Displeased by changes at Texas Monthly, he resigned as a senior editor in the summer of 1990. The following year he joined the San Antonio Light as a Mexico correspondent, stationed in Monterrey, Mexico. For about 18 months between 1992 and 1993 he reported for the independent newspaper, Dallas Observer. It was during this time that the standoff at Mount Carmel near Waco happened.[3]

Waco

Recognizing the raid, siege and burning of the Branch Davidian center as a major story that was being covered by the press only from the government’s perspective, Reavis spent the next two years reporting and investigating the incident, its players, causes, and immediate implications. Simon and Schuster published the resulting book, The Ashes of Waco, in 1995, making Reavis one of the few impartial experts on the subject. That same year he was called to testify before Congress in renewed hearings about what happened at Mount Carmel and why.[4]

Writing

Thinking he would go into teaching, Reavis enrolled in an English MA program at University of Texas at Arlington, and received his degree in 1998. First, however, he found himself returning to journalism, most notably as a senior investigative reporter for the San Antonio Express-News, from 2000-2003. He also served as a reporter and senior editor for Texas Parks and Wildlife. Since the fall of 2004 he has lived with his wife Miriam in Raleigh, North Carolina, and is an assistant professor of journalism in the department of English at North Carolina State University.

Dick J. Reavis earned many awards and recognitions for his in-depth reporting and writing over the years: he was a finalist for a National Magazine Award and received three Texas Headliner’s Awards and four Katie Awards. He was also a Neiman Fellow at Harvard University.

Reavis edited and translated two books: Diary of an Undocumented Immigrant (1991) and Diary of a Guerrilla (1999). He also wrote the guidebook Texas (1995) and the civil rights memoir If White Kids Die (2001). He continues to write freelance for the on-line publication Counterpunch.org, and occasionally returns to the pages of Texas Monthly, most recently for a feature on the 2006 election in Mexico. In February 2010 Simon and Schuster published his latest book, Catching Out: The Secret World of Day Laborers.[5]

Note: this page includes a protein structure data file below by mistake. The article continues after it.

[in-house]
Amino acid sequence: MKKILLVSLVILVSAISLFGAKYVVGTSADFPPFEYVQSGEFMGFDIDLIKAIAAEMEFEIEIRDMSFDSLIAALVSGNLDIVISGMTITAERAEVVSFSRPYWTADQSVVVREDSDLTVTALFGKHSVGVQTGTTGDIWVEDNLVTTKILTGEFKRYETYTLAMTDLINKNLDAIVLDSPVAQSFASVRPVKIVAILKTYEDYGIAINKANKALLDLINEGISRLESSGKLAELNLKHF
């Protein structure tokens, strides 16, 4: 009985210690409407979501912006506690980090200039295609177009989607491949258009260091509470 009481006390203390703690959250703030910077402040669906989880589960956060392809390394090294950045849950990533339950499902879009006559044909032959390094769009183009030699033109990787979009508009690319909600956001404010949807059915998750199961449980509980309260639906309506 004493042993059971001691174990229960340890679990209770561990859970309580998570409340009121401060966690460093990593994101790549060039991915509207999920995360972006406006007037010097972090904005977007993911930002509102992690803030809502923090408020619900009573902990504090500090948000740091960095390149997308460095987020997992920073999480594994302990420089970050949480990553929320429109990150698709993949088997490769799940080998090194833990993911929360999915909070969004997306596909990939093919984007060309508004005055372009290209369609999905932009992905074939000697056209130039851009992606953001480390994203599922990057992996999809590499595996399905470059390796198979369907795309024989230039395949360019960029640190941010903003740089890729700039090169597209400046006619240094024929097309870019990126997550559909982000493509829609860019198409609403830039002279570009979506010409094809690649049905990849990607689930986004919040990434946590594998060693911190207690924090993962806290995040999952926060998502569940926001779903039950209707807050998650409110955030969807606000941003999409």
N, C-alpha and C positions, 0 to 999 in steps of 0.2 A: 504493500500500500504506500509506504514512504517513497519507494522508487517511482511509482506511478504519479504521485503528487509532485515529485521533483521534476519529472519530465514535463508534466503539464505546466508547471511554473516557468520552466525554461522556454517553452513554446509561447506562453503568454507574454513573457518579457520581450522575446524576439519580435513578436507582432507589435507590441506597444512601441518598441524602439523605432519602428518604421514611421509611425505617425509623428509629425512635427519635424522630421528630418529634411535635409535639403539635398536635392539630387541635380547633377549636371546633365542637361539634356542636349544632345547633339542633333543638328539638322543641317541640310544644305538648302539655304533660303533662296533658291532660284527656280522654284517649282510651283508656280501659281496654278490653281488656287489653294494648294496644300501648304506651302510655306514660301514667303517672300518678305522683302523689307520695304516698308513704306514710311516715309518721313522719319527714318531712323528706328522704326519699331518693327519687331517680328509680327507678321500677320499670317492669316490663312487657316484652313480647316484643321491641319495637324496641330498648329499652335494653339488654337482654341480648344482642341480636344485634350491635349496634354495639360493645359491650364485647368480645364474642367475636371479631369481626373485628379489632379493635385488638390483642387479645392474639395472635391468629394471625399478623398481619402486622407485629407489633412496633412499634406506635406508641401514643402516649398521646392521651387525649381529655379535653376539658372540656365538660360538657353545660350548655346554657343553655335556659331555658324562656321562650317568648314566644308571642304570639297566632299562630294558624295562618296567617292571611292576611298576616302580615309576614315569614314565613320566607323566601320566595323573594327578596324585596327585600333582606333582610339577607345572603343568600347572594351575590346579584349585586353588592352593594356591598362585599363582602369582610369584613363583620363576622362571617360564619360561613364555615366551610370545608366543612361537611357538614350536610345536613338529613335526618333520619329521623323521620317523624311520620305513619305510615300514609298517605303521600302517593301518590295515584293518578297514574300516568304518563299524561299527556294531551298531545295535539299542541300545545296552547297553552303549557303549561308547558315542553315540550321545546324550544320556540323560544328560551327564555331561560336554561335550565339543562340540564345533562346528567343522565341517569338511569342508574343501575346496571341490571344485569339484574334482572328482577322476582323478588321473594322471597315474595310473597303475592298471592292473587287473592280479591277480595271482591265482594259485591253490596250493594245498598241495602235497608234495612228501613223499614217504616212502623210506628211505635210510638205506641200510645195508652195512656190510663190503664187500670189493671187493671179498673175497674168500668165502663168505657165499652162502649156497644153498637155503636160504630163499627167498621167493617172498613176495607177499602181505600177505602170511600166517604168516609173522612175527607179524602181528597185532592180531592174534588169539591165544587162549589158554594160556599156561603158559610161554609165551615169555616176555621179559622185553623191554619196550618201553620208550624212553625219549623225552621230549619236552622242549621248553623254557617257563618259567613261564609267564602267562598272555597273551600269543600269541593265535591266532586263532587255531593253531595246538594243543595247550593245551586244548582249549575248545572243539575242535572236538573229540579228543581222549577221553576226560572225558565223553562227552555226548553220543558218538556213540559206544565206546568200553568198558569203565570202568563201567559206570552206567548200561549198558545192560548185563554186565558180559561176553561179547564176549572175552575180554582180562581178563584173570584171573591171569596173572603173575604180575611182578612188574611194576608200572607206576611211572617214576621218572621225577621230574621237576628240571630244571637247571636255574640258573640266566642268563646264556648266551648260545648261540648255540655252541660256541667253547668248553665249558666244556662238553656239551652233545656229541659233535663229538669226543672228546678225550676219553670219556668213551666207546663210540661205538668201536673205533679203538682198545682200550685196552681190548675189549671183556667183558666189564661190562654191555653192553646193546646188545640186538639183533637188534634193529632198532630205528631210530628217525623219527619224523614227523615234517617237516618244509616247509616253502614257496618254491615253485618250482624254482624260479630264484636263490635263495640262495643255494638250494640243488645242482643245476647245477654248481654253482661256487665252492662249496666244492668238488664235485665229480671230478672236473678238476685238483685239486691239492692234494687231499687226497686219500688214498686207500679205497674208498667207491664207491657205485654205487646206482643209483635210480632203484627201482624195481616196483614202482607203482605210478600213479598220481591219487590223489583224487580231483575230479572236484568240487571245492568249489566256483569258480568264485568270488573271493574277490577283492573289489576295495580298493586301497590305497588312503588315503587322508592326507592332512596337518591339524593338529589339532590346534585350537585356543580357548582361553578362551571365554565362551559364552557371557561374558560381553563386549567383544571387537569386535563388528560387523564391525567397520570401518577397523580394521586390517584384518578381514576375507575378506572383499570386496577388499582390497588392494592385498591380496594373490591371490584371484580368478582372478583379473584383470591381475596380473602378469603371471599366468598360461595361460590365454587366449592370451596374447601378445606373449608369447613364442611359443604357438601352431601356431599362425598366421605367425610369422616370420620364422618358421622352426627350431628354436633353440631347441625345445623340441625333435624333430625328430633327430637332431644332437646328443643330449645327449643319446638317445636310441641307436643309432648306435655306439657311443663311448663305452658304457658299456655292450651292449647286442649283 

Mexican revolutionary

Cantu with author Reavis (c.) and guerilla Güero Medrano, Oaxaxa, 1978
.

In the 1970s Mario Cantu then turned his sights to Mexico in his fight for civil rights justice. He became close friends with Florencio “Güero” Medrano Mederos, a guerrilla organizer and chief figure in the Partido Proletario Unido de America. The party’s function was to arm peasants so that they could seize land back from the Mexican government. Cantú made several trips to Mexico to meet with Medrano and the PPUA. In October 1978 he traveled to Oaxaca to assist with a peasant land take-over and acted as a liaison between journalist Dick J. Reavis, NBC News (who was to film the event), and the PPUA. Soon after, Cantú was summoned to appear before the court to explain this probation violation. Instead of appearing in court, he chose self-exile and spent the next year in Europe. Cantú traveled between France, Germany, and Spain, where he spoke out against injustices toward the people of Mexico. He returned to San Antonio in late 1979, faced a probation revocation hearing, and served the rest of his sentence in a correctional halfway house.[6]

Reavis became a long time friend.

By 1976 Mario Cantu was secretly aiding Florencio "Güero" Medrano, an unlettered peasant trained for revolution in China who was trying to start an uprising near Oaxaca. Among other things, the Alamo City restaurateur had procured a convertible and filled its trunk with M1 carbines. He dressed a waitress in a wedding gown, painted "Just Married" on the car, and drove to Mexico City, confident that border guards would not molest newlyweds on honeymoon.

In 1978, he appeared on television as part of a peasant uprising that Medrano led. Probation authorities scheduled a hearing and Cantu fled to Paris. During his self-exile, public sympathy built for his defense. Archbishop Patrick Flores had spoken for him in a letter to the presiding judge, and Mario engaged leftist lawyer William Kunstler of New York to prepare his defense. When he returned some fourteen months later, the judge sentenced him to a mere six months in a halfway house.[7]

The Rag Blog

In 2010 Dick J. Reavis was listed as a contributor to the Movement for a Democratic Society linked, Austin Texas based, The Rag Blog website.[8]

References